In these times it is very valuable to have additional expressed breastmilk that you can provide to baby (if you are able!)

Breastfeeding/expressing also has multiple benefits for diabetic mothers:

  • Reduces risk of Gestational Diabetes developing into Type 2 Diabetes
  • Helps weight loss and improves maternal sleep

How to hand express

  1. Wash your hands thoroughly to prevent contaminates in your expressed milk.
  2. You’ll need to sterilize your equipment before each expression/have sterile syringes
  3. Position your thumb at the top of the areola and your index finger at the base of the areola
  4. Once you are positioned comfortably, begin expressing by applying pressure in and up towards your chest wall. You should aim to feel the firm underlayer (or ‘ridge’) ending just behind the areola
  5. Now, massage this firmer layer between your fingers towards the nipple. You should be able to feel that little ridge ‘drop-off’ just behind the nipple. Apply gentle pressure at this point.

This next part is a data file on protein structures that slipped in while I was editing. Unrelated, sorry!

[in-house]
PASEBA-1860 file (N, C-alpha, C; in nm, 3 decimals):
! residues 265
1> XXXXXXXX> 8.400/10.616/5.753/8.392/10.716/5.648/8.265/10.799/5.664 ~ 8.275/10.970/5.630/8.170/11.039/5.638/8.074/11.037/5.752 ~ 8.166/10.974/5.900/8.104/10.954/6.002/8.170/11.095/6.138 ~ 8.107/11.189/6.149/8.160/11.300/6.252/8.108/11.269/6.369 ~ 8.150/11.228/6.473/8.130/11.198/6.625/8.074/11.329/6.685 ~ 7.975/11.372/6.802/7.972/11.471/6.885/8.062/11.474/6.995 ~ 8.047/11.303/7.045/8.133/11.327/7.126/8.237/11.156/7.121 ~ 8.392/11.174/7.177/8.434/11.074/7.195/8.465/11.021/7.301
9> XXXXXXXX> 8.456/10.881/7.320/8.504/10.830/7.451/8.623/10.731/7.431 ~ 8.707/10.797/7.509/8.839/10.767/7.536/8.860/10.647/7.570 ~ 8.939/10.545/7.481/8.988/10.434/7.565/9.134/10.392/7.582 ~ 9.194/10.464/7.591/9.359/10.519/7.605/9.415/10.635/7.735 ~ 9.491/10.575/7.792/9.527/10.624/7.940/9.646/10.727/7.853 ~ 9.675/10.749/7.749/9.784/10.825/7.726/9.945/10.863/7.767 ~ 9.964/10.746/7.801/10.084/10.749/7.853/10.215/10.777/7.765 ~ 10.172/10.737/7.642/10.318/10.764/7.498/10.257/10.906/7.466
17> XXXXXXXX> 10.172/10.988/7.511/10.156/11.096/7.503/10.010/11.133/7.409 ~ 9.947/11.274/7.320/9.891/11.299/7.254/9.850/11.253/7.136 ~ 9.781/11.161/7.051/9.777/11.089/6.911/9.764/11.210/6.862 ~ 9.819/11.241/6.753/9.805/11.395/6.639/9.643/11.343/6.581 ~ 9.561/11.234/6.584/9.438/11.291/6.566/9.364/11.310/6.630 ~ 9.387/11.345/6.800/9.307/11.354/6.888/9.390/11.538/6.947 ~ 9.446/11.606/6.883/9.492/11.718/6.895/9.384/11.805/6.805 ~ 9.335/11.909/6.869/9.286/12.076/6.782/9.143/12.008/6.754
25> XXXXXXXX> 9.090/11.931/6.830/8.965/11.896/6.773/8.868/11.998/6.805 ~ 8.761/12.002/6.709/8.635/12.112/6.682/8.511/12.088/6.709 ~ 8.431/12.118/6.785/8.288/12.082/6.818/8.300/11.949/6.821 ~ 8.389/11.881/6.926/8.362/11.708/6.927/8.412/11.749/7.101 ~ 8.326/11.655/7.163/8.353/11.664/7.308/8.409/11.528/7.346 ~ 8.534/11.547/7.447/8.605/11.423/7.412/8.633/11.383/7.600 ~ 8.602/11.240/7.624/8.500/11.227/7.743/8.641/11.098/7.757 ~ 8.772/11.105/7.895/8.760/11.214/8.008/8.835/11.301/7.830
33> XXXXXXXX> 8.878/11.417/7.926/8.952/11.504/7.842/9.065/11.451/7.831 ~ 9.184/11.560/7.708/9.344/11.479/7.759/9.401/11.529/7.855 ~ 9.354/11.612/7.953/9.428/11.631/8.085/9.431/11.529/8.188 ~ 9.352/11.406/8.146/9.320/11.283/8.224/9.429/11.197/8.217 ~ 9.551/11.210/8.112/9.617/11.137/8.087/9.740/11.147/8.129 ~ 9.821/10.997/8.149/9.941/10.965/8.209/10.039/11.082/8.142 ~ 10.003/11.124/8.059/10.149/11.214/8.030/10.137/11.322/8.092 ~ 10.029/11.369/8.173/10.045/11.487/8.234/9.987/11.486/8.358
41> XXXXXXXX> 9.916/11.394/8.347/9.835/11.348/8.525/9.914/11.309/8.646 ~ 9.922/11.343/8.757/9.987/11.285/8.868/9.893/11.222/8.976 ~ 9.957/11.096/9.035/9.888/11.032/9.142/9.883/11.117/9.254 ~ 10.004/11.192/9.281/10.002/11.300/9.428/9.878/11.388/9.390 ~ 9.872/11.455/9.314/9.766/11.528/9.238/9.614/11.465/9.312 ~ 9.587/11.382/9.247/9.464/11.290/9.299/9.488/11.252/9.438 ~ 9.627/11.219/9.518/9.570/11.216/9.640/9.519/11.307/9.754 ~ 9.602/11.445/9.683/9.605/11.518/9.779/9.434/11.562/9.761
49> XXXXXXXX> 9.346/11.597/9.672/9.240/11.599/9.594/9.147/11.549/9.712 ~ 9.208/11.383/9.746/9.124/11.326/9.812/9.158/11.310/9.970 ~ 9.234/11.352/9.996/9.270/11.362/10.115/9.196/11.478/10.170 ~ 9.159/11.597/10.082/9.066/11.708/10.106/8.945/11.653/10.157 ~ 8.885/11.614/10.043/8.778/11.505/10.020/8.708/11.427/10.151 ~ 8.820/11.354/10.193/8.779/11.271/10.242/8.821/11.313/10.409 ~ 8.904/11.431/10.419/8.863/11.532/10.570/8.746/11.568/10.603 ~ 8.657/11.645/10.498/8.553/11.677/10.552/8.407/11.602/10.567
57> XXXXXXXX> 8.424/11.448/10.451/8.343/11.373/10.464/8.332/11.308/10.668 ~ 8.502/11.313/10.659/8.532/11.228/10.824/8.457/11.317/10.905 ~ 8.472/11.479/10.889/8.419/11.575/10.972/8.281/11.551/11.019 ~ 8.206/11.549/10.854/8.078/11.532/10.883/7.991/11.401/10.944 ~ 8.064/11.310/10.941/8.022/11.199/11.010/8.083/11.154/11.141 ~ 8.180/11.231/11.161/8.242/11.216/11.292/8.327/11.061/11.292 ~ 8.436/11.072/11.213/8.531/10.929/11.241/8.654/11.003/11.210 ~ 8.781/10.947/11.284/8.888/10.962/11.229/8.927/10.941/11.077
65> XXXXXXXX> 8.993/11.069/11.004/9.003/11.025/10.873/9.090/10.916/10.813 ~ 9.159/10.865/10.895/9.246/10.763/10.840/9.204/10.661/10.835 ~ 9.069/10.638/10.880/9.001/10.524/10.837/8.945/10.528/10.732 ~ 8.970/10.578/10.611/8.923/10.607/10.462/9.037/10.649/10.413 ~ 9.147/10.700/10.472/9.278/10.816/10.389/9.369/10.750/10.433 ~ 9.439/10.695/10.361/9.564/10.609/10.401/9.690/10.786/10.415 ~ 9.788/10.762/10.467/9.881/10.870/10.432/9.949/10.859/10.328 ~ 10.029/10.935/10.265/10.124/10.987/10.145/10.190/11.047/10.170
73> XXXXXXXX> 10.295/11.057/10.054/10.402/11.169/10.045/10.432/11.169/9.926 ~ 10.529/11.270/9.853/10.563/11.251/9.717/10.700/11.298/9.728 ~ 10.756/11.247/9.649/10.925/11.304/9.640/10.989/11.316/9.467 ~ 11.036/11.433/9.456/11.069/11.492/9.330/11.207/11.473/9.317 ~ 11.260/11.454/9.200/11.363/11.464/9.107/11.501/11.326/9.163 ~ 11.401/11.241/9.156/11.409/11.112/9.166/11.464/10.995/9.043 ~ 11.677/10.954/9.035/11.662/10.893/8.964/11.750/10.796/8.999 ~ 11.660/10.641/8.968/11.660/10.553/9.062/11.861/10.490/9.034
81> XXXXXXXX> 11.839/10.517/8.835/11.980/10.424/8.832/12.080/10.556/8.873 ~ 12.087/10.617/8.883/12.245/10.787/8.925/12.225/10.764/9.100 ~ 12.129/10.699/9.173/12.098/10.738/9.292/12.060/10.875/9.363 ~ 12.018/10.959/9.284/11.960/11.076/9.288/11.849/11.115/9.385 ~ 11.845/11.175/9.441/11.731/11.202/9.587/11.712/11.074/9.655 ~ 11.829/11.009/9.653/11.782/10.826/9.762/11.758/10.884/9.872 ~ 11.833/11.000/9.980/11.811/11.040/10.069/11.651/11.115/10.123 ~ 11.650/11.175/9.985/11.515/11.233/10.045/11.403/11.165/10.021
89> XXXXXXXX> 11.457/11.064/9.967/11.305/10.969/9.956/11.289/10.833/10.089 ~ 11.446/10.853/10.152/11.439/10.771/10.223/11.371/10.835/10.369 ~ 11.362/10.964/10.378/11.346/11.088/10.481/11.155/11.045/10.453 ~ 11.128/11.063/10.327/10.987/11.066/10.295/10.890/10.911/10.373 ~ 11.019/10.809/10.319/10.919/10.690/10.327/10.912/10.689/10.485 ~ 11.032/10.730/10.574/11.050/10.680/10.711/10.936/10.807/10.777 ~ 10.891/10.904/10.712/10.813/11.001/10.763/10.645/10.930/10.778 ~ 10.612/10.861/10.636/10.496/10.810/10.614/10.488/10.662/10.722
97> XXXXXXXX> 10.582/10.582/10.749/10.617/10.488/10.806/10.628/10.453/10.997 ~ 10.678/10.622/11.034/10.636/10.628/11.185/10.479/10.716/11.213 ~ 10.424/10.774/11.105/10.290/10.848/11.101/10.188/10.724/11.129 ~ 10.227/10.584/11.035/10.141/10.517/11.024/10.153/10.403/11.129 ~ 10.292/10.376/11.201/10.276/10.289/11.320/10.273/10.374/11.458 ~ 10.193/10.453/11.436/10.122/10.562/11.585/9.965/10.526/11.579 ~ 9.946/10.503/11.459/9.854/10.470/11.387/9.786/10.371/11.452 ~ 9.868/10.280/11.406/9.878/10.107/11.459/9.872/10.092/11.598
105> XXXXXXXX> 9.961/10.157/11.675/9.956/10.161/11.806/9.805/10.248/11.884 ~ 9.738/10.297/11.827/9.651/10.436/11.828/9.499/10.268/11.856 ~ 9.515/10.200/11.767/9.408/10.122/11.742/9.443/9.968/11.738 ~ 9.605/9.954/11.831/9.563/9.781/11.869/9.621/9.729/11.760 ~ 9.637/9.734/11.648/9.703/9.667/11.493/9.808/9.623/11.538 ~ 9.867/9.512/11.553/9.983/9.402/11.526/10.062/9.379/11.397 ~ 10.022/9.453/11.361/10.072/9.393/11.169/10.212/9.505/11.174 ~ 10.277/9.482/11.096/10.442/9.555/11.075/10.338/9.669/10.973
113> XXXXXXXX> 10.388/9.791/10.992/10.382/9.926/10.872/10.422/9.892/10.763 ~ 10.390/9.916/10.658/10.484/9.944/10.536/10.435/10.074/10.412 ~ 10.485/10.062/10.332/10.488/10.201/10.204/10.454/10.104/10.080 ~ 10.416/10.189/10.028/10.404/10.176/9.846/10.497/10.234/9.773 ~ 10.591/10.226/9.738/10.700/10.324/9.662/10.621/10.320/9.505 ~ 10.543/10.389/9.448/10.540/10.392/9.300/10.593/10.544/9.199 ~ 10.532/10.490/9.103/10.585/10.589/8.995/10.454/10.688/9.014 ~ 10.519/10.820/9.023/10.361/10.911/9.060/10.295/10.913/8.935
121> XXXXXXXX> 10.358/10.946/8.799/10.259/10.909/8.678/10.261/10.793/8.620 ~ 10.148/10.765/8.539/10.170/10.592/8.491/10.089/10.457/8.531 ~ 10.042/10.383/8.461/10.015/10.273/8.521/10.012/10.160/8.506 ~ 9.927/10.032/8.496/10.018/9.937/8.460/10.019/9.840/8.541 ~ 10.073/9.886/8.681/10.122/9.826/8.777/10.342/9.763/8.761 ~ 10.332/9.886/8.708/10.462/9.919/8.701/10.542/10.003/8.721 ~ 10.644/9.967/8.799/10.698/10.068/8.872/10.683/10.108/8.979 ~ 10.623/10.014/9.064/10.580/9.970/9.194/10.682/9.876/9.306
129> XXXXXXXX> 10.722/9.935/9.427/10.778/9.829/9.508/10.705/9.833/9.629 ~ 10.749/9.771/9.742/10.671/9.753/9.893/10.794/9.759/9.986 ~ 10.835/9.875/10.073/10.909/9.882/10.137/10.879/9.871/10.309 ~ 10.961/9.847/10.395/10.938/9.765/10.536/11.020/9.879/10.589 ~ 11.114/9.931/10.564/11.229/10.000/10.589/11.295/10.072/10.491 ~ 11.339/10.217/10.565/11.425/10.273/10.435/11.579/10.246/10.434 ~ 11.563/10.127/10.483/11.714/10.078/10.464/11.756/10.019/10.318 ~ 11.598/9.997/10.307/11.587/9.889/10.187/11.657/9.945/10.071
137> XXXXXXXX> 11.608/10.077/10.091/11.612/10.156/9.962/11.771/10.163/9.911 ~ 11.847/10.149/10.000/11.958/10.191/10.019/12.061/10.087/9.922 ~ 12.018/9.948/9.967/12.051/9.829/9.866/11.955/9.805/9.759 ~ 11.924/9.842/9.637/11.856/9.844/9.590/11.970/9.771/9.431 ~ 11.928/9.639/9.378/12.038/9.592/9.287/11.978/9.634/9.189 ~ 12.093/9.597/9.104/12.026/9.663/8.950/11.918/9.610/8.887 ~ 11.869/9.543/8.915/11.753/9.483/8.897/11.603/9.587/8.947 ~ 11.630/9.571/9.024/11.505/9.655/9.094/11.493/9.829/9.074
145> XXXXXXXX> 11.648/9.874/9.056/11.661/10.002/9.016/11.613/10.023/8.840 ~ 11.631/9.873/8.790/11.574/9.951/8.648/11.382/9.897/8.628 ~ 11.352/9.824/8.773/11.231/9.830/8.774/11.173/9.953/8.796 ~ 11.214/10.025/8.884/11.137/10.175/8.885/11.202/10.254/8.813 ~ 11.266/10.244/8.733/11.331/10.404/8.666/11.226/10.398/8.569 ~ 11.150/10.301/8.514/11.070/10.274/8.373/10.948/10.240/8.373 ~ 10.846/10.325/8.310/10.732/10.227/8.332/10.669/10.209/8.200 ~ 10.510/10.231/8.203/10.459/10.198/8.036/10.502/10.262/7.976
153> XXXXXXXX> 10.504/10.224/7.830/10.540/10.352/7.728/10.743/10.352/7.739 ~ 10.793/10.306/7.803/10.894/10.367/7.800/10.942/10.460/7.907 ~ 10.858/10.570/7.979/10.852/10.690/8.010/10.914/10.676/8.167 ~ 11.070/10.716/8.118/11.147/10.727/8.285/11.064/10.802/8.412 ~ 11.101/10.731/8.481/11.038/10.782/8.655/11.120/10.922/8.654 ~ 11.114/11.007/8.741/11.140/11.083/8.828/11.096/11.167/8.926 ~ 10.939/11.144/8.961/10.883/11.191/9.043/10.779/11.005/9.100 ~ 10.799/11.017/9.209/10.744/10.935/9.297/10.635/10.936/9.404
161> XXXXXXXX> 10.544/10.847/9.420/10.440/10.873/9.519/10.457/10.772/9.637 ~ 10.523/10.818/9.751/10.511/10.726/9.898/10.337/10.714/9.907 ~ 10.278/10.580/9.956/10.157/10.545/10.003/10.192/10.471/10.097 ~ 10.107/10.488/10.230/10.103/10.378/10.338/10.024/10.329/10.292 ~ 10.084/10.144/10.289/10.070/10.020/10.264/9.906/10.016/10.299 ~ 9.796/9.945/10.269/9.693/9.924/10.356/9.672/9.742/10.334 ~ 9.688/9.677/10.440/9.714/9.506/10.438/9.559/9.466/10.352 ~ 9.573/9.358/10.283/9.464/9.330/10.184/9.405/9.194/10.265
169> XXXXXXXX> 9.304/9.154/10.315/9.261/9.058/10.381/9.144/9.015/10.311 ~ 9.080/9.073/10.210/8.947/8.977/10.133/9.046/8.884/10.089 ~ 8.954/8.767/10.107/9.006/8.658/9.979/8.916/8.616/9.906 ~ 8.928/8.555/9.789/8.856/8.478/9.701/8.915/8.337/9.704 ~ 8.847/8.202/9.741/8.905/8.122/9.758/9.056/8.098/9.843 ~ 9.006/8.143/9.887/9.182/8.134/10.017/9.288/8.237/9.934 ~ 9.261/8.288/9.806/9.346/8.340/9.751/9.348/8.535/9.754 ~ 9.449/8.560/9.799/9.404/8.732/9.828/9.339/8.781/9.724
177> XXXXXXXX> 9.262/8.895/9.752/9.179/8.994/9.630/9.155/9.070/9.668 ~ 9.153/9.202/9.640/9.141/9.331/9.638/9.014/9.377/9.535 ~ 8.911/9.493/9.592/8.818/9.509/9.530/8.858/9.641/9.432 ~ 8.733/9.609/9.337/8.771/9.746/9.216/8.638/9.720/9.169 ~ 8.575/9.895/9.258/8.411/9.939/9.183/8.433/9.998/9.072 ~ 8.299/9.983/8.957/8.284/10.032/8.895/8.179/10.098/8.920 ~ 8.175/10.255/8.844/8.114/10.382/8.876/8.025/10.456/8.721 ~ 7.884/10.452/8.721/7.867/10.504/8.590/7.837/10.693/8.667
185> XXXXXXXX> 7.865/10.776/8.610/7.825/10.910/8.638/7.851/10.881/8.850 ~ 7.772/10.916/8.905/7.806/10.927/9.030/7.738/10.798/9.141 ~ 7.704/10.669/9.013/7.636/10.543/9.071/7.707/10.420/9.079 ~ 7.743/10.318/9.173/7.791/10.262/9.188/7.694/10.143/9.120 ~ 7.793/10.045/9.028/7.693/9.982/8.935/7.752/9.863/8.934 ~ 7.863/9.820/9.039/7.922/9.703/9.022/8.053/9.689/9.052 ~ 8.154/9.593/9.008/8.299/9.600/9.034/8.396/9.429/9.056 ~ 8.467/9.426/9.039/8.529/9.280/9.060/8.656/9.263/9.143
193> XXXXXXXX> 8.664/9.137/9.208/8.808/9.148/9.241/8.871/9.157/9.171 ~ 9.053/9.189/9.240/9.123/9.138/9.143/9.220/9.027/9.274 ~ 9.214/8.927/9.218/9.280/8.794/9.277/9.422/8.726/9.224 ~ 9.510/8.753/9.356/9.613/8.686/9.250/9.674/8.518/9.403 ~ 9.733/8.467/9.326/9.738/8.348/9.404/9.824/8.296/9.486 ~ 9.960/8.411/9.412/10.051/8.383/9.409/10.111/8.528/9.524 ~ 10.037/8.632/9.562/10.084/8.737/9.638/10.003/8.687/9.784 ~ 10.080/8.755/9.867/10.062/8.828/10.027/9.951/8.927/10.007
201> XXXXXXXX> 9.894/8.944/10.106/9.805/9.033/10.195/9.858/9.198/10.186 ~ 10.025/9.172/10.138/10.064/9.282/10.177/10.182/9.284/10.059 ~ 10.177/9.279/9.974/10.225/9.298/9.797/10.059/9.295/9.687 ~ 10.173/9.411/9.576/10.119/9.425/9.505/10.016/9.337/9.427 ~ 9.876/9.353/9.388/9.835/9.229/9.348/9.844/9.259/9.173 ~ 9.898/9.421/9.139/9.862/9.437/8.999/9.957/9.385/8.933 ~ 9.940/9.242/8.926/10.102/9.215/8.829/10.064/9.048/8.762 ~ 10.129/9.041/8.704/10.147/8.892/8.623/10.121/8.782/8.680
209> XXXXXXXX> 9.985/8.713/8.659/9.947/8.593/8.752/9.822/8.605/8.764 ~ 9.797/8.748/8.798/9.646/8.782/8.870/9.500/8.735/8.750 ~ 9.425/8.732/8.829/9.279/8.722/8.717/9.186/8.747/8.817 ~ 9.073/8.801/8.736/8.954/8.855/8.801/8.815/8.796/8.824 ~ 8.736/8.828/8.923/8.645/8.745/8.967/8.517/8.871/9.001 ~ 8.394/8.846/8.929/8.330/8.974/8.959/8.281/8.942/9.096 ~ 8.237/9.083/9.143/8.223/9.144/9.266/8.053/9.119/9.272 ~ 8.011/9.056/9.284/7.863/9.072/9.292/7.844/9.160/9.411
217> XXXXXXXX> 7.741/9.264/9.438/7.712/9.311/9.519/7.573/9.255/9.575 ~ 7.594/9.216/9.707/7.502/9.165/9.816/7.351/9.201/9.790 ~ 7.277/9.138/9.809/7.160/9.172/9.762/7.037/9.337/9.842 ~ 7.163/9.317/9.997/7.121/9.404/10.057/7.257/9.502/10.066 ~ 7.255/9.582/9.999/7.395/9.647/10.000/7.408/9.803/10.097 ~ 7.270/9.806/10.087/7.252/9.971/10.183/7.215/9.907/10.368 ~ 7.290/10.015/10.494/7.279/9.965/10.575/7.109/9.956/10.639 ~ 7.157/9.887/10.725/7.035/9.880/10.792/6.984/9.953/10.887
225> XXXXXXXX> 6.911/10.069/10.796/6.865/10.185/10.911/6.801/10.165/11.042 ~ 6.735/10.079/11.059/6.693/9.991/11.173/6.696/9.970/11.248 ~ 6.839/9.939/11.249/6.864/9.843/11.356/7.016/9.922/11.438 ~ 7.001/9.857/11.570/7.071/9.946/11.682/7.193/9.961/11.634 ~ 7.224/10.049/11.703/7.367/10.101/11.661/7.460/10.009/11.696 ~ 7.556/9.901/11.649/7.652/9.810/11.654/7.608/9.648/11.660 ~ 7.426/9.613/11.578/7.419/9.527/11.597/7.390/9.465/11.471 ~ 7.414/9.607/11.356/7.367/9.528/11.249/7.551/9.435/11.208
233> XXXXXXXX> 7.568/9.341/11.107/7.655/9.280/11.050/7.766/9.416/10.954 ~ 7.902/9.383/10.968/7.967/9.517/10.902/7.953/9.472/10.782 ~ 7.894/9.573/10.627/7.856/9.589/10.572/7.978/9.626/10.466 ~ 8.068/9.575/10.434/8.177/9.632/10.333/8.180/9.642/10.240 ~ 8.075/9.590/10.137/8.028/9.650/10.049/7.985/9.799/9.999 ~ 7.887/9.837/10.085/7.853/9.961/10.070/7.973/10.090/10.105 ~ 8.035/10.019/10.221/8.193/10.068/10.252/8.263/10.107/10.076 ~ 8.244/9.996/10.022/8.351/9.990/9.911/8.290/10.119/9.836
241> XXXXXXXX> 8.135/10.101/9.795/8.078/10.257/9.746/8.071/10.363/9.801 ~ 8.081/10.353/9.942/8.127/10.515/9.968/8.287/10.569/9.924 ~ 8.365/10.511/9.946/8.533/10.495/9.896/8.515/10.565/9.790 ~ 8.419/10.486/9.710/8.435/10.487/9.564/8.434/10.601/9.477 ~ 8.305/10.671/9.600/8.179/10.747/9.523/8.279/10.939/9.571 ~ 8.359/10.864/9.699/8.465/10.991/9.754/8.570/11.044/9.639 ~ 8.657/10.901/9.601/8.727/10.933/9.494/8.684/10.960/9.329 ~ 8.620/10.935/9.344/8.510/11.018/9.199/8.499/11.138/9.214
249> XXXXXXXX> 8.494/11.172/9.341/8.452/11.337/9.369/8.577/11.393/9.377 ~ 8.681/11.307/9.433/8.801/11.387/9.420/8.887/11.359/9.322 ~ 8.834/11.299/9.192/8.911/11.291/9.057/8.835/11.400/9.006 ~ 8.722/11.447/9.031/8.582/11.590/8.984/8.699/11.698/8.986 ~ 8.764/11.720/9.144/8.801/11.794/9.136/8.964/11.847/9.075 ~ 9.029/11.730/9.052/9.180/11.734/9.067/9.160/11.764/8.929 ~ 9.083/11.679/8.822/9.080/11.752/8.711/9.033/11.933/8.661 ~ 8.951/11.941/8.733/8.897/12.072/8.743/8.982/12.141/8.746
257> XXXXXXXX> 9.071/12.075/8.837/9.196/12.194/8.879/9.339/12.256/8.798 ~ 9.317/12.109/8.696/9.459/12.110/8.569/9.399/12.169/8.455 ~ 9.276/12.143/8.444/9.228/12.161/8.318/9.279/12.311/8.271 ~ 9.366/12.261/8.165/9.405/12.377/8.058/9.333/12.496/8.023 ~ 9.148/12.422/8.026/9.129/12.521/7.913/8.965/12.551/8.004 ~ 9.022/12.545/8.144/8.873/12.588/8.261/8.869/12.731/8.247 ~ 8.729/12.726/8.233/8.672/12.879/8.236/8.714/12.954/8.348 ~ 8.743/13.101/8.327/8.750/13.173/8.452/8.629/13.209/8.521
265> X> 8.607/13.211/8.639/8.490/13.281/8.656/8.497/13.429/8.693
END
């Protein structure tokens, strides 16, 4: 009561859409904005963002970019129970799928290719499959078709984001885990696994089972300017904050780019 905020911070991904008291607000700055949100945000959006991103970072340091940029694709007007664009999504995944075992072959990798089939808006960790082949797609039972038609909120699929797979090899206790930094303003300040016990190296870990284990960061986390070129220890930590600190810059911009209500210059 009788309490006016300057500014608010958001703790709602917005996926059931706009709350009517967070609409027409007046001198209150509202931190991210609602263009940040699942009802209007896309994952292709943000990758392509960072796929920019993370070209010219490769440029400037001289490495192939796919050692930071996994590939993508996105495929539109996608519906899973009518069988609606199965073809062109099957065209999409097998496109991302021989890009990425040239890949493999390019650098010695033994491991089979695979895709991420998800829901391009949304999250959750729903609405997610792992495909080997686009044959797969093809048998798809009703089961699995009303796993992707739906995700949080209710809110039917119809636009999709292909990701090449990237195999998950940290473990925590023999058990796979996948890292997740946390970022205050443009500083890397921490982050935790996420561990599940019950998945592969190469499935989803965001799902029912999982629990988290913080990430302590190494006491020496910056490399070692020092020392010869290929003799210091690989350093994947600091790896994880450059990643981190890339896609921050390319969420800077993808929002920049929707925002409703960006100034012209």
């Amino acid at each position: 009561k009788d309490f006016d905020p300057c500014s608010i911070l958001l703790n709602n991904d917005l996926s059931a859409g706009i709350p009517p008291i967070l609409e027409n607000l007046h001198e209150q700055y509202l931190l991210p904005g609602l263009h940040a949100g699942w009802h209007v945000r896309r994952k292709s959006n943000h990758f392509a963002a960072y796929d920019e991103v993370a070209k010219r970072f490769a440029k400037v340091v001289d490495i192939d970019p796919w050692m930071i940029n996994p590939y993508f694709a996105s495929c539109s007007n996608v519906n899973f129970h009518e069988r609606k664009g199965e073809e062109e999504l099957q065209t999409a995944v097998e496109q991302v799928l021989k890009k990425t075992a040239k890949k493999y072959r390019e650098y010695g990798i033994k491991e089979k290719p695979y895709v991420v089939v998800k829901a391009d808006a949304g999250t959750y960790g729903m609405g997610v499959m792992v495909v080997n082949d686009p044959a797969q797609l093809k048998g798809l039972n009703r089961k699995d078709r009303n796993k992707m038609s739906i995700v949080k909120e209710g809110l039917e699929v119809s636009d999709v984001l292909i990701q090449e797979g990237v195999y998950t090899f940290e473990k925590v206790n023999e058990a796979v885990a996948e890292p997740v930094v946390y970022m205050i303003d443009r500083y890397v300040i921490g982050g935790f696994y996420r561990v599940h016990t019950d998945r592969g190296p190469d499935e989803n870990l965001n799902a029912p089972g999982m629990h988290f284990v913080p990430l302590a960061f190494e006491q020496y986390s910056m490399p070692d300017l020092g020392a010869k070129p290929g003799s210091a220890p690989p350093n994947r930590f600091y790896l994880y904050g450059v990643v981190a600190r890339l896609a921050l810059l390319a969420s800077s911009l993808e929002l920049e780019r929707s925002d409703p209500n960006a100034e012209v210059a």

6. Keep repeating these two steps, you should be able to keep your fingers in the same place and slowly begin to see droplets of colostrum appear on the nipple which you can collect.

Incorrect positioning:

Be mindful not to widely space your fingers. If you are only massaging the surface breast tissue or pulling the nipple out this will be less effective and often painful!

Remember:

There is wide variation in the amount of colostrum you may express in comparison to other mums! Research suggests there is no correlation between the amount you express antenatally and the amount of colostrum or breastmilk you will produce postnatally.

*Is antenatal hand expressing safe?

Current evidence suggests the women with low-risk and diabetic pregnancies can safely hand express in late pregnancy (35+ weeks gestation)

Hand expression is typically not recommended in cases of threatened premature labour, shortened cervical length, pregnancy induced high blood pressure/pre-eclampsia and other obstetric complications. This is due to the fact that hand expressing promotes oxytocin release, which may stimulate contractions.

Before commencing antenatal hand expressing it’s important to check with your midwife or obstetrician and ensure it will be safe to do so!